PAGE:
Constellations from Around the World

Two weeks ago I shared a map of all the stars you can see from Earth, alongside the Western constellations. But the Western constellations are only one of many patterns of stars invented by cultures around the world. This week’s map illustrates the animals, people, and objects imagined in the sky by more than 30 different civilizations.

To make this map I used data from Stellarium, an open-source planetarium software that includes constellations from ancient Dakota, Hawaiian, and Mongolian cultures, among many others. Some of my favorite constellations were the Stars of Water, Rabbit Tracks, and the Hippopotamus, and I also really liked the star names The Oath Star, Lady of Life, and The Hand of the Mouse.

The stars around the Western constellation Orion are one of the busiest places on the map. Some of the individual cultures are highlighted here, including the Chinese constellations in red, ancient Egyptian in turquoise, and Arabic in green. I really liked that each of these cultures included the triple stars in “Orion’s belt”, but still interpreted the star patterns in a completely different design.

The color scheme for this map was inspired by antique roadmaps, like this map of Nebraska from 1898. But this is the only map in the series without a dark background, and I wasn’t quite convinced that a lighter background could work for a star map. I even made two different versions before finally deciding to stick with the original color scheme.

I originally wanted to label the constellations in each culture’s language, but the translations for Stellarium are an ongoing process (that you can help out with, by the way!). I did the best I could by including Chinese labels, which were already fully translated in Stellarium, and by adding phonetic ひらがな labels for Japanese moon signs (I speak Japanese).

This map was definitely one of my favorite designs. At first I was worried that with so many constellation lines, the map would look like a tangled ball of yarn. So I was pleasantly surprised to see that the “ball of yarn” still had a clear pattern - the brightest stars were shared across almost every single culture across the world. I’ll admit that the final map is probably a little too busy to clearly see the individual constellations. But in the end I think the charm of this dataset is seeing the crisscrossing connections shared across the globe, even if the lines are a little entangled.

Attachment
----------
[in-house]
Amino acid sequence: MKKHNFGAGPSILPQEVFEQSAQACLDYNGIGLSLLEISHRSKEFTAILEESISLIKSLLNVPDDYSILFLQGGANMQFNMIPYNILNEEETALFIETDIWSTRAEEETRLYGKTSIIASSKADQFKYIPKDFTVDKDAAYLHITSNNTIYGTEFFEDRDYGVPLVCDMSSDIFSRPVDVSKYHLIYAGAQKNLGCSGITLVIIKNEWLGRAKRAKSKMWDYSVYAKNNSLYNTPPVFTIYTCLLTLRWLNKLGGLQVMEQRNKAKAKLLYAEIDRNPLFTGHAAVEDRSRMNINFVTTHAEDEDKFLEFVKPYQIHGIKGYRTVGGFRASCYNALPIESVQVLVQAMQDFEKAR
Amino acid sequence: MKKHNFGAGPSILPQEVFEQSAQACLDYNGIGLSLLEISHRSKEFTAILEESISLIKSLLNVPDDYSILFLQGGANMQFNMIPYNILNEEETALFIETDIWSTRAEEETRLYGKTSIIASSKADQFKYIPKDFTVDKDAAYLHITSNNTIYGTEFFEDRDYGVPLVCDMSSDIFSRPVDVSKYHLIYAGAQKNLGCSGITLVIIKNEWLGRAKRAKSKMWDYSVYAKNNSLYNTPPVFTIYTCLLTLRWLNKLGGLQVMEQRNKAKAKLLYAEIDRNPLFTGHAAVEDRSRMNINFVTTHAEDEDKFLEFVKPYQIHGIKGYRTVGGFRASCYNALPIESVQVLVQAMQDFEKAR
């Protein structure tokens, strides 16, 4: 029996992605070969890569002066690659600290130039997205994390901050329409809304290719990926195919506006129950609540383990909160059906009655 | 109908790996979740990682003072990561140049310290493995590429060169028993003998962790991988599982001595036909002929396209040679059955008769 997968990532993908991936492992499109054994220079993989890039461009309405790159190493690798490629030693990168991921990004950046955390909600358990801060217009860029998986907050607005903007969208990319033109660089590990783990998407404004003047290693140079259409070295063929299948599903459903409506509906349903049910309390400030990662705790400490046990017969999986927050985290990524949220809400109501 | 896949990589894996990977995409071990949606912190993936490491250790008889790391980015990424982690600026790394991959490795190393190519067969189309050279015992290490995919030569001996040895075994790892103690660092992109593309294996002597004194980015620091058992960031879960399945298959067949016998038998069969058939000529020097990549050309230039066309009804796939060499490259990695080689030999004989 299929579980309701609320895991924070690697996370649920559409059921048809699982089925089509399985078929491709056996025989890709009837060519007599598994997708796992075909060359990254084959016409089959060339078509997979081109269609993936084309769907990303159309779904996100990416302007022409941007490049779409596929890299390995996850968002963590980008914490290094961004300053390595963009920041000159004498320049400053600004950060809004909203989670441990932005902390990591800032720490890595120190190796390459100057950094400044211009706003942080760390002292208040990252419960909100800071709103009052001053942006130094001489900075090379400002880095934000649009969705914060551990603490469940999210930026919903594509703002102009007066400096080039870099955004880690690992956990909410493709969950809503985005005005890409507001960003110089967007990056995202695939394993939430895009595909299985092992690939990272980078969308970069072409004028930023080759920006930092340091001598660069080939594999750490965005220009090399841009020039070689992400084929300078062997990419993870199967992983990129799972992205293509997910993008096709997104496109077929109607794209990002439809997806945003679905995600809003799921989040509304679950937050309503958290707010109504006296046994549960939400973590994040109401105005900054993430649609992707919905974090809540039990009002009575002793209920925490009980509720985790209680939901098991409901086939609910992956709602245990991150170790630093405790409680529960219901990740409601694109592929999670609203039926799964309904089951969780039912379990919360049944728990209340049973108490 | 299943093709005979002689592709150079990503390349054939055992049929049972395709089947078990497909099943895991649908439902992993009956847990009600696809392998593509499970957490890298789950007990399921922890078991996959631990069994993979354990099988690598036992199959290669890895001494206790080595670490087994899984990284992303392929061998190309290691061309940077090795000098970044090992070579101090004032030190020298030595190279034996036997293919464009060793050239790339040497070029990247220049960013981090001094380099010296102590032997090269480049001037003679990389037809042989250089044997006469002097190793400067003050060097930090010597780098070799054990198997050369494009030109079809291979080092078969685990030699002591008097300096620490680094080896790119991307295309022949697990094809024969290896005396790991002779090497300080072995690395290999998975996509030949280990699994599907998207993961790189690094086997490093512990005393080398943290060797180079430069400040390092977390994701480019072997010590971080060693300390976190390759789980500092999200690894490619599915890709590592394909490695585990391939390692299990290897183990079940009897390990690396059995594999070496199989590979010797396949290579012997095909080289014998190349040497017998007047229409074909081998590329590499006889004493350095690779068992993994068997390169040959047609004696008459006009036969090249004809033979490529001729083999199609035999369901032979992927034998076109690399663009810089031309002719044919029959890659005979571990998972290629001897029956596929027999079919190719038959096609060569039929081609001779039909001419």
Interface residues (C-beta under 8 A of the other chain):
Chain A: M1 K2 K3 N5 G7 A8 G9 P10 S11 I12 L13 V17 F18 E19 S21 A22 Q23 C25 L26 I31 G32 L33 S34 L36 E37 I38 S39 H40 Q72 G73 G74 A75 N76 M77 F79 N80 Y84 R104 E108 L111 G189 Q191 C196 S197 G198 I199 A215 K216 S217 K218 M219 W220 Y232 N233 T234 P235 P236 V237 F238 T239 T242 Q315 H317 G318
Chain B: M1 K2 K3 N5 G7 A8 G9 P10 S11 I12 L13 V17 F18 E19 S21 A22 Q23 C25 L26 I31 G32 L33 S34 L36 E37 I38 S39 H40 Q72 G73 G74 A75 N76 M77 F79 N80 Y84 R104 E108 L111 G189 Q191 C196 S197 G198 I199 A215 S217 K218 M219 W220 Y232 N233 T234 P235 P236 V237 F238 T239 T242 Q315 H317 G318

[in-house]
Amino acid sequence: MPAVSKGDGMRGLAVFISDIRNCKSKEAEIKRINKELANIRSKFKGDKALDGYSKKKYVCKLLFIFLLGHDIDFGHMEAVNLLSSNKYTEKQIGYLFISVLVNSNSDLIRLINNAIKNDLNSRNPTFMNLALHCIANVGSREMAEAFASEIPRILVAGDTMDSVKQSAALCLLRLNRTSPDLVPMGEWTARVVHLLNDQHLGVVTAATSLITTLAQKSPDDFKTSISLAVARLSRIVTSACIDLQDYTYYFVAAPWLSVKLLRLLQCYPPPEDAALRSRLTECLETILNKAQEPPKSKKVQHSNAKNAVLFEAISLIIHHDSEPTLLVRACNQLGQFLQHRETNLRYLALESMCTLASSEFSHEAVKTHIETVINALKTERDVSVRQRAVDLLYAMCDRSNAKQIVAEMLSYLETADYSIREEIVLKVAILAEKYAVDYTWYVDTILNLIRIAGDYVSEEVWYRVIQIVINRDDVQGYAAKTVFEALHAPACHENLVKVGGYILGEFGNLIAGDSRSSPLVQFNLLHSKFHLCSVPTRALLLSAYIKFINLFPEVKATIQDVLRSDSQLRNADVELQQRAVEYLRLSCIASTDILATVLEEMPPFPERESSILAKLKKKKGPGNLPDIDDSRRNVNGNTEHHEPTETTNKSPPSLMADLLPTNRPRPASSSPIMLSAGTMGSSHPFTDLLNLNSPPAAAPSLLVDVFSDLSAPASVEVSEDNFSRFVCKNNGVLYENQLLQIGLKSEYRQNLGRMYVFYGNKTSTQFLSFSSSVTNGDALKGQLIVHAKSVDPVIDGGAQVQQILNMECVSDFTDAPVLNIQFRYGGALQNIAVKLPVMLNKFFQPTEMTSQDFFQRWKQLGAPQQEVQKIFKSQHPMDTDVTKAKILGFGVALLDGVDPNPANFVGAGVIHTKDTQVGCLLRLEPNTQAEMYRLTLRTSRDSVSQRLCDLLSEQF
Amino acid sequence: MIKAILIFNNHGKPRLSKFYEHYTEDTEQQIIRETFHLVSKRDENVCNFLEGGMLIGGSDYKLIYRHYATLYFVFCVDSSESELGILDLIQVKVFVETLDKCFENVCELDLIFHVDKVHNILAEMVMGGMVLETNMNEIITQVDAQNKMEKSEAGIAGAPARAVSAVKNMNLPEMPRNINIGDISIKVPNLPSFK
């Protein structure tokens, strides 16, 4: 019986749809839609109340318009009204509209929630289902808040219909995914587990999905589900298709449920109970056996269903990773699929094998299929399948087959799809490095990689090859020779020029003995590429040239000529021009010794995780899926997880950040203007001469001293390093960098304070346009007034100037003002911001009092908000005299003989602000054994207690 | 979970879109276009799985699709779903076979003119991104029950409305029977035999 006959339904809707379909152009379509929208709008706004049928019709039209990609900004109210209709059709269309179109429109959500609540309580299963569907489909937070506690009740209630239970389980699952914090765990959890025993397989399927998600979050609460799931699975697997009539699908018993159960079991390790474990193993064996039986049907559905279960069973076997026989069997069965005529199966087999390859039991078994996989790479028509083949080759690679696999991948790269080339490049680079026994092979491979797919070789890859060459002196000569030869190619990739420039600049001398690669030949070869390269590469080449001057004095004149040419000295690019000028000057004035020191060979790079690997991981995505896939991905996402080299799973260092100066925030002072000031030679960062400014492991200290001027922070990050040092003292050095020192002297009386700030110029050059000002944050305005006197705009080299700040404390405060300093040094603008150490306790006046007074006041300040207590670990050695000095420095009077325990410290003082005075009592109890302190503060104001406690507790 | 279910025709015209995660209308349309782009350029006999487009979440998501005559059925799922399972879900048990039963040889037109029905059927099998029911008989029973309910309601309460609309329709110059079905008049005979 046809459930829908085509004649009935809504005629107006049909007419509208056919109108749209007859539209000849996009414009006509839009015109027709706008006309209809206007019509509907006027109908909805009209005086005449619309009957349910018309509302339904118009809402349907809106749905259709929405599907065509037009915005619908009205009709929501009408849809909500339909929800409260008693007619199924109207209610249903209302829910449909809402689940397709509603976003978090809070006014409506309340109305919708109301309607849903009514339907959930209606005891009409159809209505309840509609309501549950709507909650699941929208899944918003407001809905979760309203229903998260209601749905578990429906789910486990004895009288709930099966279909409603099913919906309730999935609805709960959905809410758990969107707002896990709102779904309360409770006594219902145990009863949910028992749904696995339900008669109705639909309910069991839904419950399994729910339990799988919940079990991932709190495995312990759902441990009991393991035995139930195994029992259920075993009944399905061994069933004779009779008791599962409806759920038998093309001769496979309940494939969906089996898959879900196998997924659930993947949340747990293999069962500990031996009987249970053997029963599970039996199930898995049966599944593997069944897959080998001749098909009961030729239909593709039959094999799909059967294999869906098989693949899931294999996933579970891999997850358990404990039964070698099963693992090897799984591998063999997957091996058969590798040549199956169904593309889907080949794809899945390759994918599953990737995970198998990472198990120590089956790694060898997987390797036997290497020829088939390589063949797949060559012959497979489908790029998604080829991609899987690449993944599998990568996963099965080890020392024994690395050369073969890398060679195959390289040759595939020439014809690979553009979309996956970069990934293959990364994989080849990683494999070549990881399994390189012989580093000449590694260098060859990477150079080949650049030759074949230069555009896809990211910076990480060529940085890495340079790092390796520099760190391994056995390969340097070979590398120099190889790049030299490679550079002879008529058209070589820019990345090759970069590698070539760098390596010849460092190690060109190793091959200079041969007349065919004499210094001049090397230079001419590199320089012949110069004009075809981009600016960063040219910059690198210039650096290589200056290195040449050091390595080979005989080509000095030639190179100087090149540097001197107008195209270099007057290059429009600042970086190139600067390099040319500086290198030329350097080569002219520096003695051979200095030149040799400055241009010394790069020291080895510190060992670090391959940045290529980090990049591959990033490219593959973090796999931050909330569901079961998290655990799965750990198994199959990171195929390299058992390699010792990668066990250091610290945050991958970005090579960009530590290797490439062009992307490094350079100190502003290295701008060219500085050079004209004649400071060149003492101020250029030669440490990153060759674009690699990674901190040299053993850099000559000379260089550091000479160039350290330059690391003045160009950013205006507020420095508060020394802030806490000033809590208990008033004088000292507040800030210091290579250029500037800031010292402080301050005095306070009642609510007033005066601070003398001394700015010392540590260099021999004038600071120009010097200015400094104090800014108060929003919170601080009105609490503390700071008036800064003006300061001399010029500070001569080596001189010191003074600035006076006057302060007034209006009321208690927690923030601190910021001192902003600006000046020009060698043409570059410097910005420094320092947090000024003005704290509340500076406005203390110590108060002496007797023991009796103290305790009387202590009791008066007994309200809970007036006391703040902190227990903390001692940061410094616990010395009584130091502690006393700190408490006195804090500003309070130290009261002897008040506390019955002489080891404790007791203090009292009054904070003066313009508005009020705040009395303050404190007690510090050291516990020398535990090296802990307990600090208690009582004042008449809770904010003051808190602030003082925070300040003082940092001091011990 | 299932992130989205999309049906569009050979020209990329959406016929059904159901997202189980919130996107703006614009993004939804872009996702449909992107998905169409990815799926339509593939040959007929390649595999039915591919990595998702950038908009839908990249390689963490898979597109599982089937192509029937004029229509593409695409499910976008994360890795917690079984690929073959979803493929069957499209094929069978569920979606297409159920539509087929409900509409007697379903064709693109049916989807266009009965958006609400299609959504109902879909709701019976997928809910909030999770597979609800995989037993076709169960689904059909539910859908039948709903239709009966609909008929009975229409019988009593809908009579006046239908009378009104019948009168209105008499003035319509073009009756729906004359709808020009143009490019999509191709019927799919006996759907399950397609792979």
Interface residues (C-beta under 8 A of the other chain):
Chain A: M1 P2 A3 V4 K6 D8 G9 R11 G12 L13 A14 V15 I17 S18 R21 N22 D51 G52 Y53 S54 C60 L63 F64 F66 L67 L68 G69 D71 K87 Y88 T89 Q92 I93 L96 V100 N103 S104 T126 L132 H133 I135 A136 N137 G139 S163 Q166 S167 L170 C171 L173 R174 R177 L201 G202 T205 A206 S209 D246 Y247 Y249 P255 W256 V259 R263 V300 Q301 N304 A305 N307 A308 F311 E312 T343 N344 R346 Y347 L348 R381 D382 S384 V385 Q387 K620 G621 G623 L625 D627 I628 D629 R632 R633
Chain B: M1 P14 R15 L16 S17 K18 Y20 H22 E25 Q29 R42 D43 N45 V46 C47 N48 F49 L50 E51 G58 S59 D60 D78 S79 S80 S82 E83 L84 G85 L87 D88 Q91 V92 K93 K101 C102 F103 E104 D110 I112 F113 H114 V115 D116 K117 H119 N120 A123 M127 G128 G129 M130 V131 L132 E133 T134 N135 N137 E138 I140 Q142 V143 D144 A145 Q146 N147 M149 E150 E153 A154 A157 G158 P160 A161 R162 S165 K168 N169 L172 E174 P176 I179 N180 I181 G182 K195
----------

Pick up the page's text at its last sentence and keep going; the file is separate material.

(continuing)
• Sources

  • Data: Stellarium. © 2019 version 0.19.0. HYG Database version 3. © 2019 David Nash. Reference texts: Astronomy, Andrew Fraknoi, David Morrison, Sidney C. Wolff et al. © 2016 OpenStax. Fonts: The labels on this map are typeset in Moon by Jack Harvatt. The title font is RedFlower by Type & Studio. Advice: Thank you to Nadieh Bremer, Oliver Fraser, Chloe Pursey, and Leah Willey for their helpful advice in making this map.

A Topographic Map of Mars

This week’s map is a topographic map of Mars! I already shared the code to make these topographic maps a few weeks ago, so for this blog post I decided to write a better description of how I illustrated the ornamental borders and decided on a design style for the map collection. Although style design was the least technical part of the project, I think it actually took just as much time - if not more - than any of the code for individual maps.

For this project I wanted to combine large datasets with the hand-crafted design style of artists like William Morris or Alphonse Mucha. To organize my thoughts I collected a big folder of inspiration images from sources like the New York Public Library Digital Database.

When I started this project I initially wanted to design different border decorations for every topic. I sketched a collection of 18 different repeated patterns, each meant to go alongside a unique astronomy theme like planets, galaxies, space missions, or satellites. But as the project continued I realized there was so much data that the detailed borders made the maps look too cluttered. In the end I removed all of the borders and designed just one scrollwork illustration to wrap around rounded map projections like this Mars map. In these round maps I thought the shift from detailed map to blank paper was a bit too abrupt, so this was a good compromise between data-heavy and illustrative design styles.

I like to start my projects by sketching outlines and graphs using pencil and paper. Most of my sketches aren’t as neat as this example, but it’s much easier for me to experiment with shapes when I’m drawing in a physical sketchbook. For color palettes I jump straight into digital design, where it’s much faster to make small changes in hue or saturation.

The 14 color schemes I designed in the beginning of the project. Each color palette is shown in several different ways, because I wanted to design versatile color schemes that could work as discrete elements, or as pieces of a complex pattern, or as a gradient in topographic maps. The color schemes marked with an asterisk were used as gradients for topographic maps, but the rest either didn’t make into the final collection or were only used as part of larger color palettes, such as the geologic maps.